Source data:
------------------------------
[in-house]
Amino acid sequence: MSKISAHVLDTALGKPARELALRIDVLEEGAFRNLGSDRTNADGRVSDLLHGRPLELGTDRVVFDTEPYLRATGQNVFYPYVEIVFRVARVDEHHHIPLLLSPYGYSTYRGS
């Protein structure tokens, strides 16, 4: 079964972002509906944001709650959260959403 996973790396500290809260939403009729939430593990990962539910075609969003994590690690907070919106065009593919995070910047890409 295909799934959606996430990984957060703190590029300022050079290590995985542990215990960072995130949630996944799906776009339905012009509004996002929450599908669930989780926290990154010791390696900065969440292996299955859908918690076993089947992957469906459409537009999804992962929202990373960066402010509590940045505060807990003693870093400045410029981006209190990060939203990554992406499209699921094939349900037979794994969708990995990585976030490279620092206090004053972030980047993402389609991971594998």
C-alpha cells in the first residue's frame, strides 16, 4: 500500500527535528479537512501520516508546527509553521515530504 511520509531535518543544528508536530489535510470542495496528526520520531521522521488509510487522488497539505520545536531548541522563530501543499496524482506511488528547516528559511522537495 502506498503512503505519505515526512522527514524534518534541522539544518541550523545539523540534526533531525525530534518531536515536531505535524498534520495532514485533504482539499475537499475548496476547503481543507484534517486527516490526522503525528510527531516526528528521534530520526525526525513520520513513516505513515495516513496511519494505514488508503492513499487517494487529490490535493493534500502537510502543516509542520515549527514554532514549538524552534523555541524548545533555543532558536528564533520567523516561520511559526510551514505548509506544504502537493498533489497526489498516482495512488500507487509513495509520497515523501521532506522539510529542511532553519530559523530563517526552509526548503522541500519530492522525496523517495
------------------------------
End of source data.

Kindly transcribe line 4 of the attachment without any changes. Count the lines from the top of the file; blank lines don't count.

C-alpha cells in the first residue's frame, strides 16, 4: 500500500527535528479537512501520516508546527509553521515530504 511520509531535518543544528508536530489535510470542495496528526520520531521522521488509510487522488497539505520545536531548541522563530501543499496524482506511488528547516528559511522537495 502506498503512503505519505515526512522527514524534518534541522539544518541550523545539523540534526533531525525530534518531536515536531505535524498534520495532514485533504482539499475537499475548496476547503481543507484534517486527516490526522503525528510527531516526528528521534530520526525526525513520520513513516505513515495516513496511519494505514488508503492513499487517494487529490490535493493534500502537510502543516509542520515549527514554532514549538524552534523555541524548545533555543532558536528564533520567523516561520511559526510551514505548509506544504502537493498533489497526489498516482495512488500507487509513495509520497515523501521532506522539510529542511532553519530559523530563517526552509526548503522541500519530492522525496523517495